I was entering the BART transit system last week and I saw BART workers handing out informational flyers. Suddenly I heard someone yelling "$30 an hour".
Some middle-aged, white guy was yelling at the BART worker that they were getting $30 an hour. "I'm not making $30 an hour," the guy complained loudly. I didn't hear the BART worker reply, if he did.
I don't know why, but I felt compelled to walk over there and give my two cents.
I approached the guy who was complaining and without introduction I said, "Mister, you are right."
He turned to me, slightly surprised but pleased. But before he could say anything I said, "You DO deserve to make $30 an hour."
The complaining guy started to respond, and then stopped. And then started to say something again. And then stopped again.
I think I could just faintly hear his mind being blown.
I walked away without waiting for him to form a response.
I don't remember where I first learned that you need to listen to what someone means, rather than just what they say.
But it seemed obvious that if this guy was rich he wouldn't have cared less how much the BART workers were making. He only cared because they were making more than him. The media had appealed to his petty side and struck gold.
If people have a choice, they would rather move up in the world than pull everyone else down to their level. But if they can't move up, then they sure as Hell don't want the next guy to.
Yes, we really are crabs in a bucket, and the right-wing, corporate media knows it.
It's the same sort of pettiness that inspired impoverished white racists to support Jim Crow laws, eventhough they gained almost nothing by it except a false sense of worth. It's the same sort of pettiness that inspires a schoolyard bully to victimize a smaller kid because he needs an outlet for his anger.
It's a shame the BART worker couldn't have articulated a decent response, but that is the sad state of labor unions today. When they ejected all their communists and socialists they also rejected the rhetoric and ideals of worker solidarity. They became nothing more than collections of guilds. They lost the ability to inspire.
If the BART worker was a real union man, he would have told the guy exactly what I said. Because that's what union people do - they try to help each other up rather than drag each other down. Then he would have pointed him in the direction of a helpful union hall and gave him some words of encouragement. Finally, he would have said a few things about worker solidarity. Because that's one thing that the Occupy movement had figured out - it really is us workers against the ruling elite.
We need to step outside of the paradigm that the politicians and right-wing corporate media has created. The guy next to you really isn't your enemy.
That's how I blew the complaining guy's mind.
He was so focused on how he was being victimized that when I turned his primary complaint on its head his mind locked up like the transmission of a truck when you suddenly shift into reverse on the highway.
I clearly remember in the days after 9/11 how every politician wanted to have his picture taken next to a firefighter or policeman. Those guys were running into burning buildings and towards gunfire. You couldn't pay them enough.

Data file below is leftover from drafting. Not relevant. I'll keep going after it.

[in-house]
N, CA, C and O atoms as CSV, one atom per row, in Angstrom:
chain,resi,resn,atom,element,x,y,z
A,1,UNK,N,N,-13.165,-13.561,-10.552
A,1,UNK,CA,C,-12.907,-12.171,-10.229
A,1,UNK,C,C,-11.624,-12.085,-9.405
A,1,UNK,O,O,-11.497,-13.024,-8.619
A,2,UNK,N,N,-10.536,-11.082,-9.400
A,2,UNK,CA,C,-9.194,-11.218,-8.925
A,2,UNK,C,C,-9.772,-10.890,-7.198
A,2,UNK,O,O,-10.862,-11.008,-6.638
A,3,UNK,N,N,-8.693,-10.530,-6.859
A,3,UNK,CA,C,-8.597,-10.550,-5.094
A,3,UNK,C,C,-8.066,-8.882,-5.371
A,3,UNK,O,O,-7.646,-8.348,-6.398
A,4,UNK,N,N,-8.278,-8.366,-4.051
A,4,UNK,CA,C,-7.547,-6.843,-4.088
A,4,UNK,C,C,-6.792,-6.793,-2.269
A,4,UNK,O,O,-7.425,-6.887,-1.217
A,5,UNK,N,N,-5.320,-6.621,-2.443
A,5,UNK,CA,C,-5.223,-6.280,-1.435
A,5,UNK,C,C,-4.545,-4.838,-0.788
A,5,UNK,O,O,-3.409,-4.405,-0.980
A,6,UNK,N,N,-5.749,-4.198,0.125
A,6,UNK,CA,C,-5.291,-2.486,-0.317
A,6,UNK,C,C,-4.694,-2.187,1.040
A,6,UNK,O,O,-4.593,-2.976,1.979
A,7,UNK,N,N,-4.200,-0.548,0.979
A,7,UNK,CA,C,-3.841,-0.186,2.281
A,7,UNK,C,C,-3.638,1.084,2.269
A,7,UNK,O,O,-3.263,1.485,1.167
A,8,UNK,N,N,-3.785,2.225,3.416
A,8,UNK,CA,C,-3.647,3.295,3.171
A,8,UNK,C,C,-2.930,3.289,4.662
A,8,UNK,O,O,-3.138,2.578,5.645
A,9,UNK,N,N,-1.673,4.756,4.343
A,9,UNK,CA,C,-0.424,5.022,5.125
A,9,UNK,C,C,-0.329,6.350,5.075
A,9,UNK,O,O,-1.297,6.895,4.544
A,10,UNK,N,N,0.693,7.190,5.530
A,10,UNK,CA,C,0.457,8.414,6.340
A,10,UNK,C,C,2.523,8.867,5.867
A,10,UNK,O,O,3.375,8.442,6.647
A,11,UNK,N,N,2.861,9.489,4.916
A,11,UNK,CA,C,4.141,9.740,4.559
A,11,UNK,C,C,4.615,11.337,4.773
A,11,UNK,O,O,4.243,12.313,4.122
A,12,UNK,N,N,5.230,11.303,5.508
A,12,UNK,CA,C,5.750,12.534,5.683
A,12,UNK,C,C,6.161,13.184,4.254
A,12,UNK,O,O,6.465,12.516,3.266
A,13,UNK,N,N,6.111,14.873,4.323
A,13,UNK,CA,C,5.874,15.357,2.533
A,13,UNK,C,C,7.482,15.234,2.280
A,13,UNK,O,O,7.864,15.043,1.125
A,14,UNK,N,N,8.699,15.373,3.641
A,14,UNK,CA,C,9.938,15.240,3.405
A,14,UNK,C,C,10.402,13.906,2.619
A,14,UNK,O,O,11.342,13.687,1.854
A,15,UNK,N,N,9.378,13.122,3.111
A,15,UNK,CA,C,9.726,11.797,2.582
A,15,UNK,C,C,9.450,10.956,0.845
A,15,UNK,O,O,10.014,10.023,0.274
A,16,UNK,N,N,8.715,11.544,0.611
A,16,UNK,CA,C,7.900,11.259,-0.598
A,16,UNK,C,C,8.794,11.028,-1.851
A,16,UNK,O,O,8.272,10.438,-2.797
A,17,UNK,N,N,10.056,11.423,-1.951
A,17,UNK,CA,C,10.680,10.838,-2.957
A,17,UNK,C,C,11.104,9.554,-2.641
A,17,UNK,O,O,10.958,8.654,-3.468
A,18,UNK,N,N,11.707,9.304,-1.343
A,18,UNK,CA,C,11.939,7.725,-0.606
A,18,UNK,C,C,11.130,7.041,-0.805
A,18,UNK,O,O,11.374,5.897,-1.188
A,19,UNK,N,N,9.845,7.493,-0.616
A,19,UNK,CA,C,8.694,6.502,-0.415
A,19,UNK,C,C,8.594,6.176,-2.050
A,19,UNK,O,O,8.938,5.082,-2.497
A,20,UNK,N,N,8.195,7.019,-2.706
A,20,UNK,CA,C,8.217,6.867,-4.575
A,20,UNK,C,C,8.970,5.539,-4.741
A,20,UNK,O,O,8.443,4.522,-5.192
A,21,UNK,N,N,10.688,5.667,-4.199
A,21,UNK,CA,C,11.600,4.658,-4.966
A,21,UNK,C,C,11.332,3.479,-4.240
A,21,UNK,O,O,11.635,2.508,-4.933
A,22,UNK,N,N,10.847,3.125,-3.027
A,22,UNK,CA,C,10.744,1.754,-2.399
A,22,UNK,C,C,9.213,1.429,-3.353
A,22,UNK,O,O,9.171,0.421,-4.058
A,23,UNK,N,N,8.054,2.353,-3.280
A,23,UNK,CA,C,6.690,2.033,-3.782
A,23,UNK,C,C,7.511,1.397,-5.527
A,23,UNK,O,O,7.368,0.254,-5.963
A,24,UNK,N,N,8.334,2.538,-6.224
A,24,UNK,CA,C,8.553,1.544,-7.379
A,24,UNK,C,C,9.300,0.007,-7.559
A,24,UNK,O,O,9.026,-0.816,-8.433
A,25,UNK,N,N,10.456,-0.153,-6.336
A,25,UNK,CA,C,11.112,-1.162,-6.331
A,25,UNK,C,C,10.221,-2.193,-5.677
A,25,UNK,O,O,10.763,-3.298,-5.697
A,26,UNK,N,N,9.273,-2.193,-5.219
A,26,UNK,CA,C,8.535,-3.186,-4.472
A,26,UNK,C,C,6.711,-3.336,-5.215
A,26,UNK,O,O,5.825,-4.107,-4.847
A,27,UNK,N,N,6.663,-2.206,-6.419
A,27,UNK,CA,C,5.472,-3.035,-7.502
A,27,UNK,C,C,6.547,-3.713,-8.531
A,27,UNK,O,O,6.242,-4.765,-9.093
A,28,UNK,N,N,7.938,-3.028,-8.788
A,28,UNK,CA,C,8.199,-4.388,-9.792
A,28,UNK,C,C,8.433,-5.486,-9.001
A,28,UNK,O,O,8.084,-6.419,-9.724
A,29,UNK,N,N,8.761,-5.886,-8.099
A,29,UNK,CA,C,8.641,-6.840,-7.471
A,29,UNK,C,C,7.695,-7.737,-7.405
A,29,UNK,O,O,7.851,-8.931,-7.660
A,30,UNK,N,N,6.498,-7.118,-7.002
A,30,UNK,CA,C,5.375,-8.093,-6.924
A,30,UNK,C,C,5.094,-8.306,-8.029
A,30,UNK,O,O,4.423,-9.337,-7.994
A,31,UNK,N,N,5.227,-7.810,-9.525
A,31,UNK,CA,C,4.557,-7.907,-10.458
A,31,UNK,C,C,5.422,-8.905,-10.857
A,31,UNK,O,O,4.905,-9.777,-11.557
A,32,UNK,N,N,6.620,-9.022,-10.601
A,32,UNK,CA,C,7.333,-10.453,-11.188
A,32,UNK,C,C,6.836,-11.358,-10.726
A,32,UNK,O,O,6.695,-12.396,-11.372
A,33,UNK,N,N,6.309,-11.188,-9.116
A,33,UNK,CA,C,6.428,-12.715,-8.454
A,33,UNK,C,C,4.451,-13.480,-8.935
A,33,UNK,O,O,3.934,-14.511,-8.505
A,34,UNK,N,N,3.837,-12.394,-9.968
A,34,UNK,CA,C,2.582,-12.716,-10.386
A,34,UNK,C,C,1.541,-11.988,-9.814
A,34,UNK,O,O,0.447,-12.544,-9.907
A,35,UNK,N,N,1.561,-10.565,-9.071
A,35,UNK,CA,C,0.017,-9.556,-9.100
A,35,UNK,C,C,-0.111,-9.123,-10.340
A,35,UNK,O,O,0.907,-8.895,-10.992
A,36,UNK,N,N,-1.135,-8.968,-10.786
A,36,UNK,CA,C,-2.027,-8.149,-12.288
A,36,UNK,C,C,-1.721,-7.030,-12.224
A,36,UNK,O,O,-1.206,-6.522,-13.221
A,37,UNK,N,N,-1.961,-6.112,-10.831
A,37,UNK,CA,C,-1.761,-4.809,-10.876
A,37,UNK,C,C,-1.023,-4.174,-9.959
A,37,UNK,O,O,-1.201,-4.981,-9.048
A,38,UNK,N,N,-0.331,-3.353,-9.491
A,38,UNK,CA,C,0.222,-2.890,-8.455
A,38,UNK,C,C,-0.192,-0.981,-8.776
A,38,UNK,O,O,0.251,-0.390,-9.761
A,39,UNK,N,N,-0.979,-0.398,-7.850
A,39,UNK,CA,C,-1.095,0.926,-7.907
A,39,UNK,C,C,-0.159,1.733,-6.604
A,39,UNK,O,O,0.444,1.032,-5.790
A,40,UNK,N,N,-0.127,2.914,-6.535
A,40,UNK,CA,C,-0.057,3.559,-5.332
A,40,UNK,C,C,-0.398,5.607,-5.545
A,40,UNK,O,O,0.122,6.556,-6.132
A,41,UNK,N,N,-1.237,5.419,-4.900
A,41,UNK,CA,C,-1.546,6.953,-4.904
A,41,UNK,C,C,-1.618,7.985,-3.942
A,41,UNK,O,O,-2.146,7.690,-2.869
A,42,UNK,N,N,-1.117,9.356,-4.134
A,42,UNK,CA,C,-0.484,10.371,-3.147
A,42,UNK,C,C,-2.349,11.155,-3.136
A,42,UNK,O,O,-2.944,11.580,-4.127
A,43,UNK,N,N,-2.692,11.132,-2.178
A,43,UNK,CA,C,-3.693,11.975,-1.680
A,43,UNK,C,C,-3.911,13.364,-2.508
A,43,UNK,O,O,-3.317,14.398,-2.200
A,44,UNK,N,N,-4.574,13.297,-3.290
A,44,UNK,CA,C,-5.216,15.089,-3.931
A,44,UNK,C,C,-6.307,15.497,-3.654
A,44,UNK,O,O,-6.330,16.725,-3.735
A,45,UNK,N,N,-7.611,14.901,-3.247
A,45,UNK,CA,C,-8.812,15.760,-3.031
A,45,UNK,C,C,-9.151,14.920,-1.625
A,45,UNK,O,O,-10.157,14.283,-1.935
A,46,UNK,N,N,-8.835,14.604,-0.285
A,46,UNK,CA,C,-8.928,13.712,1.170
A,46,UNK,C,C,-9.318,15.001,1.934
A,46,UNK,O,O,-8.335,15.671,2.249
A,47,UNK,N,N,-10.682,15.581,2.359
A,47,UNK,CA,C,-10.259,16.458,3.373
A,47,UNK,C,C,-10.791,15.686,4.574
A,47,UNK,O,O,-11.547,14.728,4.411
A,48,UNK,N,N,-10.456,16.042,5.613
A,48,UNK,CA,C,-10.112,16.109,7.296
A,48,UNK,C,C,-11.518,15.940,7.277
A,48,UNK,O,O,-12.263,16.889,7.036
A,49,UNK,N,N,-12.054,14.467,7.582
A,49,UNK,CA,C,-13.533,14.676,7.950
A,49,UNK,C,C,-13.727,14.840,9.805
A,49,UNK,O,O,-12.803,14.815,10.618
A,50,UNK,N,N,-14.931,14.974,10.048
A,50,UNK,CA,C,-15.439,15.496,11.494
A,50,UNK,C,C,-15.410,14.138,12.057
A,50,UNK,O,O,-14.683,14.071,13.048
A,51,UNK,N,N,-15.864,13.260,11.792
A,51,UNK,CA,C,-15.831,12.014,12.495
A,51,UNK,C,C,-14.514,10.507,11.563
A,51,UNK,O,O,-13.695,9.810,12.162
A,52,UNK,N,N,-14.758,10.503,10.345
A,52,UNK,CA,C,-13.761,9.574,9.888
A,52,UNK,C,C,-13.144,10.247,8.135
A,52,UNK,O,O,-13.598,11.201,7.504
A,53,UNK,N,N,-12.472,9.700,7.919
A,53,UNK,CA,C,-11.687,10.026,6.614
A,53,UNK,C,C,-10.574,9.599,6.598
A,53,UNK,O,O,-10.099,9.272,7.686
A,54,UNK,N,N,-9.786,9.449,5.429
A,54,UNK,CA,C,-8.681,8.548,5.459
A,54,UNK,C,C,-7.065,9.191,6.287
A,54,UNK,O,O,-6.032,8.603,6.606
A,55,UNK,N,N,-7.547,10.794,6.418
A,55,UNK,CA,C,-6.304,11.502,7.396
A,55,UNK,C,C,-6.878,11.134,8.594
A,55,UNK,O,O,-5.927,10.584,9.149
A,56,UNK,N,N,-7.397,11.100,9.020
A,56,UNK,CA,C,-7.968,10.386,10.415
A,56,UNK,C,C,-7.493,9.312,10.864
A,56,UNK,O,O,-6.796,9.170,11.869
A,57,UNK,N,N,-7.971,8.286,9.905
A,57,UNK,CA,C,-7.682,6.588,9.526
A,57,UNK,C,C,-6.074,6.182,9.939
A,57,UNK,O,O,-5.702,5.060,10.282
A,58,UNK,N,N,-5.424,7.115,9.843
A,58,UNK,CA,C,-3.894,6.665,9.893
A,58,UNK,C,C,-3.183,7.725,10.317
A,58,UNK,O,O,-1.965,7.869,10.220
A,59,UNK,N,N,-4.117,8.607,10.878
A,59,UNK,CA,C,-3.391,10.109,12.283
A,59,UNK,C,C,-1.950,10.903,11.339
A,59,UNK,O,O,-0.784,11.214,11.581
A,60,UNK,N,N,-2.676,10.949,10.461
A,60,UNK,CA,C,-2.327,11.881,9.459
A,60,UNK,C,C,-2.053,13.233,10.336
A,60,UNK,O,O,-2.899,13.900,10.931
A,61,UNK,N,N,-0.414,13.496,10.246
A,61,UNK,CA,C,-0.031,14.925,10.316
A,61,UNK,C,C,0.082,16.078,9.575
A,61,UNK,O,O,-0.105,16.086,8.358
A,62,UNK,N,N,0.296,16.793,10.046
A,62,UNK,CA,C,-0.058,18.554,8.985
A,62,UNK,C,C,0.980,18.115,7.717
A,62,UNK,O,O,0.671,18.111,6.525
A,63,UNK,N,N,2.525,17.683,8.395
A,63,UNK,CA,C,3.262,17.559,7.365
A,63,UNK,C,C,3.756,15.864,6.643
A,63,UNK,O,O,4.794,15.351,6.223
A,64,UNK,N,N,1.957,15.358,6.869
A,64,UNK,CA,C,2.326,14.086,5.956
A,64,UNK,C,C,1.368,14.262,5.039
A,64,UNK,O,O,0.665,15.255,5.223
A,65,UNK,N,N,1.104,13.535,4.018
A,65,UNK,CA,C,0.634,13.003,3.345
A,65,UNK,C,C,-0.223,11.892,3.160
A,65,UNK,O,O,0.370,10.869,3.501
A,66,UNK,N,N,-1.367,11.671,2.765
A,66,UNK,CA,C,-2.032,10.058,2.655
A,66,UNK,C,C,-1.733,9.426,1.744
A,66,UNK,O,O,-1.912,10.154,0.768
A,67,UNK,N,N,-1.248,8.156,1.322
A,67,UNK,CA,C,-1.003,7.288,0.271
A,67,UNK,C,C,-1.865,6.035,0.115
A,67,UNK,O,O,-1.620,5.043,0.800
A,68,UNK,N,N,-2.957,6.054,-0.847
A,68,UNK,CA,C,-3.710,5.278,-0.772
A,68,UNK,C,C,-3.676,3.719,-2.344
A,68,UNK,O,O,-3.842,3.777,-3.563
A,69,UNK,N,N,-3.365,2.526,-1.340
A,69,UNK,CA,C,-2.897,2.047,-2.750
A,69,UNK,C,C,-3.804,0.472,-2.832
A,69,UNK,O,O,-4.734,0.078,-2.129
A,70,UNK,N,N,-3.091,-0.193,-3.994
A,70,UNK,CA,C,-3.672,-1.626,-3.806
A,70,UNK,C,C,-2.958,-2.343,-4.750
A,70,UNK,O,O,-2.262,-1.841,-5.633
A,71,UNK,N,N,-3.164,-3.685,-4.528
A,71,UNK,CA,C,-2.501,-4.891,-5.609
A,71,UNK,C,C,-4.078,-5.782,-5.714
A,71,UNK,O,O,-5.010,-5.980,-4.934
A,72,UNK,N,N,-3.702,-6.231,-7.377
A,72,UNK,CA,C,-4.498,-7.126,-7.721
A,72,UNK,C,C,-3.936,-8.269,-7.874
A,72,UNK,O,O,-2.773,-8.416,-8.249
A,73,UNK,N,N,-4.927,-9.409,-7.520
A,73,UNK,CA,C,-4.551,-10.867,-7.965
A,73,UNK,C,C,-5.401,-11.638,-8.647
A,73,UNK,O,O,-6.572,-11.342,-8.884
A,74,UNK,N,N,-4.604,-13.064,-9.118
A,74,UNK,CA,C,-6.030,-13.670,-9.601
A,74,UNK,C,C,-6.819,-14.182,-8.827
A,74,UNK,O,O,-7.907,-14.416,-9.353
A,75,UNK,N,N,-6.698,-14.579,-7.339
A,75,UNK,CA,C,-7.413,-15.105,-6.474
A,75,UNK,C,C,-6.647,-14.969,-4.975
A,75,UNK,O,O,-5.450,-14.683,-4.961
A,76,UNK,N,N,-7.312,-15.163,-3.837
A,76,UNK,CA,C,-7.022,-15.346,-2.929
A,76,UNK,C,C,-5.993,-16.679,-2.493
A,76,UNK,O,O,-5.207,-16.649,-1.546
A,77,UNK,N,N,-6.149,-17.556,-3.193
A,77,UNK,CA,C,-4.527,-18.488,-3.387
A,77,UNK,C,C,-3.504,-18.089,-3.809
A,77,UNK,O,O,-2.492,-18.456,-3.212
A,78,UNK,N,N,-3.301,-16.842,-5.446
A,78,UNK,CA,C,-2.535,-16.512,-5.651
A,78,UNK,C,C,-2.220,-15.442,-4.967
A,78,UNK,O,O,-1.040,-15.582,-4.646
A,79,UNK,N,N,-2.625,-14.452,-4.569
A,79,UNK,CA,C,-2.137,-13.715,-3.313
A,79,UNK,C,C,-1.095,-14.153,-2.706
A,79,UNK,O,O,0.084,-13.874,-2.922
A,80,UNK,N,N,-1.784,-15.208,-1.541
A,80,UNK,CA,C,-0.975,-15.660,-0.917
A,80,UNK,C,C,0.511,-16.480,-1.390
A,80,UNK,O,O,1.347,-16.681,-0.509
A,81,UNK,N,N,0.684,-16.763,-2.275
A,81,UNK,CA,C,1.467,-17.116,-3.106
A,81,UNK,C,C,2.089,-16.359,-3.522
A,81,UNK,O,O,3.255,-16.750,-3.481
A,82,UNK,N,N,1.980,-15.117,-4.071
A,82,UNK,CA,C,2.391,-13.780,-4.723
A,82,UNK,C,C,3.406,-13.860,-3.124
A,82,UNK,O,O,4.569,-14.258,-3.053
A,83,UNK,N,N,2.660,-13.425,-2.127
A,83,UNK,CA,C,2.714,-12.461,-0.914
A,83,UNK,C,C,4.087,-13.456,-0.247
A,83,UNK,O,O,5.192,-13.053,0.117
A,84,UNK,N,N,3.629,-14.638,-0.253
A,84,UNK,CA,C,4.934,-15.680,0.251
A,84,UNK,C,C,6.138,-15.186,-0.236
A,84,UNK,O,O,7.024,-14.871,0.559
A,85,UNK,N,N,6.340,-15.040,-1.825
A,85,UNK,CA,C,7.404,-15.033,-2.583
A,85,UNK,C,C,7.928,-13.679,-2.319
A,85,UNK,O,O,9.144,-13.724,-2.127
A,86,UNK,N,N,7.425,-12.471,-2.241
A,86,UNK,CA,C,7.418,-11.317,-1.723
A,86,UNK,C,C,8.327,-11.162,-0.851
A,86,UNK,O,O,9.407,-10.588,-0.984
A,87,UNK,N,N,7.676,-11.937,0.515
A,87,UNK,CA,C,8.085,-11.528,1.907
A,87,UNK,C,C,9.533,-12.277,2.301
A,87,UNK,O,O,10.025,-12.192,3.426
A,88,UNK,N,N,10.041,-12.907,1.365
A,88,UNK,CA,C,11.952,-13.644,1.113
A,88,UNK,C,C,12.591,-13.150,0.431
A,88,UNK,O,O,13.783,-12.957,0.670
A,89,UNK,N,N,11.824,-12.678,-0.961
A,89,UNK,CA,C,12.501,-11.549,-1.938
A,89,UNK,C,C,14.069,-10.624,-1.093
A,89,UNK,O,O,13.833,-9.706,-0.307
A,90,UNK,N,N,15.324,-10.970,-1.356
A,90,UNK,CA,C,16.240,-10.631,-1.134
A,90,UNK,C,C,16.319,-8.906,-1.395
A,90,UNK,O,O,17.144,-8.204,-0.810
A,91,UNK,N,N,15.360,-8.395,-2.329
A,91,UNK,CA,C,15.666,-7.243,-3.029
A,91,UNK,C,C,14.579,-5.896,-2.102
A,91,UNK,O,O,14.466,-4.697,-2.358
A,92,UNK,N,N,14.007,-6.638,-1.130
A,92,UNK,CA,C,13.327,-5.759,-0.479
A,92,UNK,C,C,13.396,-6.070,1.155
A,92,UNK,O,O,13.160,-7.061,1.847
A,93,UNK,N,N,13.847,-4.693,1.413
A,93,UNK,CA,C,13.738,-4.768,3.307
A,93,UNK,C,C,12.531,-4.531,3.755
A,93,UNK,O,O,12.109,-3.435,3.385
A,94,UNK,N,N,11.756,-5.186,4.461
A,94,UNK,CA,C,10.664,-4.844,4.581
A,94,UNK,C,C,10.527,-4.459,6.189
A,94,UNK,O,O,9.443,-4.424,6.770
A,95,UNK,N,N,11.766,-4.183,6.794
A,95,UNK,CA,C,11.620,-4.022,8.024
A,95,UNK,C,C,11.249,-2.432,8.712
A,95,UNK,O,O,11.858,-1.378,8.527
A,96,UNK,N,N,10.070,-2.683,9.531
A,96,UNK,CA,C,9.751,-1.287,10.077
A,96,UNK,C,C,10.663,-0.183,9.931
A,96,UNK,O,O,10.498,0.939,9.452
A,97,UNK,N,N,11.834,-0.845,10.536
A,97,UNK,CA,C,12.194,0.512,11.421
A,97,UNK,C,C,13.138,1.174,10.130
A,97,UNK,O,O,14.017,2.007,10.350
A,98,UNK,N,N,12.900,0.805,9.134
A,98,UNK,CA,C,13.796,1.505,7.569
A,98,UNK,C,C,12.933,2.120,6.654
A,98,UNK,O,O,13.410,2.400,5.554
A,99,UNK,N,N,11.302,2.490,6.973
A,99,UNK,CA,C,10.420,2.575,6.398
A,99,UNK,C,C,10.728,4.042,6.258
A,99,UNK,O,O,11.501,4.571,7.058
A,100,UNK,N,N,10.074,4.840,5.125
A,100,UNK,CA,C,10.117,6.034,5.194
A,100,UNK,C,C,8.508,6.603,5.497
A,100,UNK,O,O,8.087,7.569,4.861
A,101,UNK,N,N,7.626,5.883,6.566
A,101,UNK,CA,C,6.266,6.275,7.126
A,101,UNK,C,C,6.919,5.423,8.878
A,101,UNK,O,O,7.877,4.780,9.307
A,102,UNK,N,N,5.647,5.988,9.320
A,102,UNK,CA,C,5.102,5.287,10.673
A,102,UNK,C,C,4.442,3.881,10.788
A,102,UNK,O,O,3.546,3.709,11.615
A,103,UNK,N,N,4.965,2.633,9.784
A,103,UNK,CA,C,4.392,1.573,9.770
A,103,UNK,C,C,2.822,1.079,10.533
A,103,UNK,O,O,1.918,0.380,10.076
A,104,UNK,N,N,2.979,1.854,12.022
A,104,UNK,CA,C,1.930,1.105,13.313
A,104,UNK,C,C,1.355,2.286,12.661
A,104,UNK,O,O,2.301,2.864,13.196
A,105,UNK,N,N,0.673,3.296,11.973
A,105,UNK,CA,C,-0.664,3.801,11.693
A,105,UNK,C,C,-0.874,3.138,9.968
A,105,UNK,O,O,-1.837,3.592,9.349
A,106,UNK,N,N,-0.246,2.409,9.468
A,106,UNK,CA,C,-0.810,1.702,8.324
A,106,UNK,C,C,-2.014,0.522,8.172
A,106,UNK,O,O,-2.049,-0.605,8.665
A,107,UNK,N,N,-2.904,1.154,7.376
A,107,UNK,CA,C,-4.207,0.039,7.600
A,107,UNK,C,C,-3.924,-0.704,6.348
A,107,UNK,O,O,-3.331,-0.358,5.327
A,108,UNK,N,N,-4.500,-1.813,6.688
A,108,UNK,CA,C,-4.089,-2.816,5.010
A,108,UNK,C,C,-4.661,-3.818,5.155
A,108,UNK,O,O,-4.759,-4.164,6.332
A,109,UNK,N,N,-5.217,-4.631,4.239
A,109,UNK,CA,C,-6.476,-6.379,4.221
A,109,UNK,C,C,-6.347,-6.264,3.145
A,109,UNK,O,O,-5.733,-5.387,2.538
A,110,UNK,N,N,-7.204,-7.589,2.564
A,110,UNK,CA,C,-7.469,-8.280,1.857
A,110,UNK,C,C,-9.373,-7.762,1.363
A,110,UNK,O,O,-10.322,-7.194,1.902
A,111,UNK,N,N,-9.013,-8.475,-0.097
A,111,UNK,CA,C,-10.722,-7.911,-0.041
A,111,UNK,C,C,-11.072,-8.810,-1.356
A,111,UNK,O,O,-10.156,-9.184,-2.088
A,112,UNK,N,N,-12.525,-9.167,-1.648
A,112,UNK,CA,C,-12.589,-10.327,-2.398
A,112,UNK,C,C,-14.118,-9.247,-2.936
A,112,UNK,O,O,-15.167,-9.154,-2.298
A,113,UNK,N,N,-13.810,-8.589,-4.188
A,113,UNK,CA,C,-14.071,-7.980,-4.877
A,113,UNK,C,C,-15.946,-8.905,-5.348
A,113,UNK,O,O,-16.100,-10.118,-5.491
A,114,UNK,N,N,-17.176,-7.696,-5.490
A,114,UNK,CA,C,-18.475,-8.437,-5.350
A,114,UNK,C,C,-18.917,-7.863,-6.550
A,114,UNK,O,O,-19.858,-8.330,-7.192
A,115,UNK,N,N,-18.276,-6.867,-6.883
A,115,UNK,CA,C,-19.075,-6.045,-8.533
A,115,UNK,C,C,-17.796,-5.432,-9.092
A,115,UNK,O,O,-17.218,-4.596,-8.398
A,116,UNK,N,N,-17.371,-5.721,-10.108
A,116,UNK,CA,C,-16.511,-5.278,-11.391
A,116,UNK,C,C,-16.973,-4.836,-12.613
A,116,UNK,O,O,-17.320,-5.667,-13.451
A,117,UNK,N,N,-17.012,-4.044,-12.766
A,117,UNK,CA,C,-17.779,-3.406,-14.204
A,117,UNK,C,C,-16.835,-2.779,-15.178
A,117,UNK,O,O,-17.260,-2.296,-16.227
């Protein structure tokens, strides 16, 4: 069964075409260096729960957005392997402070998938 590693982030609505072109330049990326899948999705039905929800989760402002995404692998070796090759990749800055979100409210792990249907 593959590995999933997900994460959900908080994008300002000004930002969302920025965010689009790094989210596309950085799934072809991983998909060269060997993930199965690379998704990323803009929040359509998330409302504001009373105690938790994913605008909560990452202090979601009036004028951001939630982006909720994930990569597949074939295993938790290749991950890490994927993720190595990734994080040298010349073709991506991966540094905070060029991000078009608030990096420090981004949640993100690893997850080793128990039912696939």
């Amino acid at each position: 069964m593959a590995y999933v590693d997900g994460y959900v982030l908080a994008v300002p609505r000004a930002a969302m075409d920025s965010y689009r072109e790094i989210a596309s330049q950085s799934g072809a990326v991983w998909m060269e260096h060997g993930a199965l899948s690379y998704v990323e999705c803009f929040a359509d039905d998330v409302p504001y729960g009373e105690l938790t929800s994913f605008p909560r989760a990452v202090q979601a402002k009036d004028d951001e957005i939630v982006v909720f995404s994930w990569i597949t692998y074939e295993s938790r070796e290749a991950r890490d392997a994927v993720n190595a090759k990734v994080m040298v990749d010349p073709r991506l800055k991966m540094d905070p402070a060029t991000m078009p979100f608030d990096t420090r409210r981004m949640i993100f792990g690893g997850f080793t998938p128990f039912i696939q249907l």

Now they are Public Enemy #1.
What changed in 10 years? Did firemen stop running into burning buildings? Did policeman stop running towards gunfire? Or did someone decide that the lives of firemen and policemen weren't worth as much?
I'll give you a hint: its the last one.
I remember back in the 80's and 90's that comedians used to make jokes about how little public school teachers got paid. Now they tell us that teachers are paid too much.
What changed? Did teachers suddenly start getting paid like Wall Street bankers and corporate executives? Or did someone decide that the value of educating our kids wasn't worth all that much?
The complaining guy is right to be angry. Most likely he's getting poorer and so is everyone he knows. There's inflation and depression and war and crime. His list of reasons to get mad is exactly the same list as Howard Beale's.
He's mad and he isn't going to take it anymore.
That's what we have to understand here. The Tea Party people have legitimate grievances. The problem is the paradigm of their thinking.
Their righteous anger has been misdirected. They've been taught to think that their real enemy is the guy that is shlepping next to them. They can't get their minds around the idea that the source of their suffering is not the people most removed from power, but the people who actually shape and direct the policies and laws of the country.
When you think about it, it seems obvious that if your financial position is shaky then you should blame the people who set economic policy for the hundreds of millions of us rather than some illegal immigrants, welfare mothers, public school teachers, or the people picking up your trash. The political paradigm of today is all about blaming other victims rather than the guys with the whips.
The illogical insanity of this sort of thinking is maddening. And that is the mastery of it all. The right-wing corporate media has created a paradigm that defies logic.
They've molded an insane world that creates its own anger, and then they direct the anger towards ever more insane thinking. It's destructive and evil, but it helps maintain the status quo, and that is the only objective.
Ridiculing the Tea Party people will do nothing but push them further into the embrace of the same insanity they currently suffer from. What is needed is to expose their illogical thinking for what it is.
To do that you don't just have to out-think the Tea Partier. It's not hard to intellectually defeat someone who is suffering from insanity. You need to out-think the architects of the right-wing, corporate media - a tougher challenge.